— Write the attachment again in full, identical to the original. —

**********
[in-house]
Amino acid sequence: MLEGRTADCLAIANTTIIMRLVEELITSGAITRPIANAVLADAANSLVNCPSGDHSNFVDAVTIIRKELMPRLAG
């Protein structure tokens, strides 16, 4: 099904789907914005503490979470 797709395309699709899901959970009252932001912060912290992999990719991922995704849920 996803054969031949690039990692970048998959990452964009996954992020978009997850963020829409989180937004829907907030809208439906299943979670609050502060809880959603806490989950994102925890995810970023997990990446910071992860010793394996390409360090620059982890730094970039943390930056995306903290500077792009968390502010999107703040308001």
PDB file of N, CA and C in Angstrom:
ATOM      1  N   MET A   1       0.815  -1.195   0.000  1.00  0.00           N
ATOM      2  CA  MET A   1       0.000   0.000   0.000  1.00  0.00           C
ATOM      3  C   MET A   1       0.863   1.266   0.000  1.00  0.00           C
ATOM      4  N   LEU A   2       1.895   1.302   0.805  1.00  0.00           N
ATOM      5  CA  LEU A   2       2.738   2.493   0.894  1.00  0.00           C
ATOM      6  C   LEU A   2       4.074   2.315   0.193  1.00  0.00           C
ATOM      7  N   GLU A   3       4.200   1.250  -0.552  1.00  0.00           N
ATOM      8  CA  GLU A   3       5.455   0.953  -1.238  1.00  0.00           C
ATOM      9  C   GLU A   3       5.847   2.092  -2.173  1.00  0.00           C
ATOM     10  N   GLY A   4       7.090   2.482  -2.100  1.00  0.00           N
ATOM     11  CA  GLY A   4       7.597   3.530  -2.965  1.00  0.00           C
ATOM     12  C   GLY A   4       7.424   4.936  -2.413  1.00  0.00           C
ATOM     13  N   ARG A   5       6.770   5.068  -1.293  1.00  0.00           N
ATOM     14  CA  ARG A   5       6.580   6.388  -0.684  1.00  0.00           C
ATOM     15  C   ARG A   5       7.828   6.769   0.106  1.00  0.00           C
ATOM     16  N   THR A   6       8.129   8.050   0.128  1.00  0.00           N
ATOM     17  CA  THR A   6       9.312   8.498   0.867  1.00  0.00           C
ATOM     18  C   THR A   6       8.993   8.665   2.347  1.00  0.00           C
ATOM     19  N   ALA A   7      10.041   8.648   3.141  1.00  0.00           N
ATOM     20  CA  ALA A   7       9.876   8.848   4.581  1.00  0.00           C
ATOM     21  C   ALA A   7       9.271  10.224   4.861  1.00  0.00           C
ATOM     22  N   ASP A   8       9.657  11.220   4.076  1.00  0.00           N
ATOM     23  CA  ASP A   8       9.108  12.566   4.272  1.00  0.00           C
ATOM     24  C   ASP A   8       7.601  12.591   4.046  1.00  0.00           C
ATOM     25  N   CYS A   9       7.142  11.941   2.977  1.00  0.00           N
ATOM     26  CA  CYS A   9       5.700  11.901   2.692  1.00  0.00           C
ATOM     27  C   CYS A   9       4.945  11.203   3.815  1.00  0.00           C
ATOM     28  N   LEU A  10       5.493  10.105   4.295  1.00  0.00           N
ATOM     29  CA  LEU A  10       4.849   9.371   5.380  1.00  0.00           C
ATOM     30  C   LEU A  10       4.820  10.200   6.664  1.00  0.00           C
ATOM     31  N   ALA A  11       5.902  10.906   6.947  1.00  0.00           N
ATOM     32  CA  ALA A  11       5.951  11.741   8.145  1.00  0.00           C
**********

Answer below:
[in-house]
Amino acid sequence: MLEGRTADCLAIANTTIIMRLVEELITSGAITRPIANAVLADAANSLVNCPSGDHSNFVDAVTIIRKELMPRLAG
């Protein structure tokens, strides 16, 4: 099904789907914005503490979470 797709395309699709899901959970009252932001912060912290992999990719991922995704849920 996803054969031949690039990692970048998959990452964009996954992020978009997850963020829409989180937004829907907030809208439906299943979670609050502060809880959603806490989950994102925890995810970023997990990446910071992860010793394996390409360090620059982890730094970039943390930056995306903290500077792009968390502010999107703040308001």
PDB file of N, CA and C in Angstrom:
ATOM      1  N   MET A   1       0.815  -1.195   0.000  1.00  0.00           N
ATOM      2  CA  MET A   1       0.000   0.000   0.000  1.00  0.00           C
ATOM      3  C   MET A   1       0.863   1.266   0.000  1.00  0.00           C
ATOM      4  N   LEU A   2       1.895   1.302   0.805  1.00  0.00           N
ATOM      5  CA  LEU A   2       2.738   2.493   0.894  1.00  0.00           C
ATOM      6  C   LEU A   2       4.074   2.315   0.193  1.00  0.00           C
ATOM      7  N   GLU A   3       4.200   1.250  -0.552  1.00  0.00           N
ATOM      8  CA  GLU A   3       5.455   0.953  -1.238  1.00  0.00           C
ATOM      9  C   GLU A   3       5.847   2.092  -2.173  1.00  0.00           C
ATOM     10  N   GLY A   4       7.090   2.482  -2.100  1.00  0.00           N
ATOM     11  CA  GLY A   4       7.597   3.530  -2.965  1.00  0.00           C
ATOM     12  C   GLY A   4       7.424   4.936  -2.413  1.00  0.00           C
ATOM     13  N   ARG A   5       6.770   5.068  -1.293  1.00  0.00           N
ATOM     14  CA  ARG A   5       6.580   6.388  -0.684  1.00  0.00           C
ATOM     15  C   ARG A   5       7.828   6.769   0.106  1.00  0.00           C
ATOM     16  N   THR A   6       8.129   8.050   0.128  1.00  0.00           N
ATOM     17  CA  THR A   6       9.312   8.498   0.867  1.00  0.00           C
ATOM     18  C   THR A   6       8.993   8.665   2.347  1.00  0.00           C
ATOM     19  N   ALA A   7      10.041   8.648   3.141  1.00  0.00           N
ATOM     20  CA  ALA A   7       9.876   8.848   4.581  1.00  0.00           C
ATOM     21  C   ALA A   7       9.271  10.224   4.861  1.00  0.00           C
ATOM     22  N   ASP A   8       9.657  11.220   4.076  1.00  0.00           N
ATOM     23  CA  ASP A   8       9.108  12.566   4.272  1.00  0.00           C
ATOM     24  C   ASP A   8       7.601  12.591   4.046  1.00  0.00           C
ATOM     25  N   CYS A   9       7.142  11.941   2.977  1.00  0.00           N
ATOM     26  CA  CYS A   9       5.700  11.901   2.692  1.00  0.00           C
ATOM     27  C   CYS A   9       4.945  11.203   3.815  1.00  0.00           C
ATOM     28  N   LEU A  10       5.493  10.105   4.295  1.00  0.00           N
ATOM     29  CA  LEU A  10       4.849   9.371   5.380  1.00  0.00           C
ATOM     30  C   LEU A  10       4.820  10.200   6.664  1.00  0.00           C
ATOM     31  N   ALA A  11       5.902  10.906   6.947  1.00  0.00           N
ATOM     32  CA  ALA A  11       5.951  11.741   8.145  1.00  0.00           C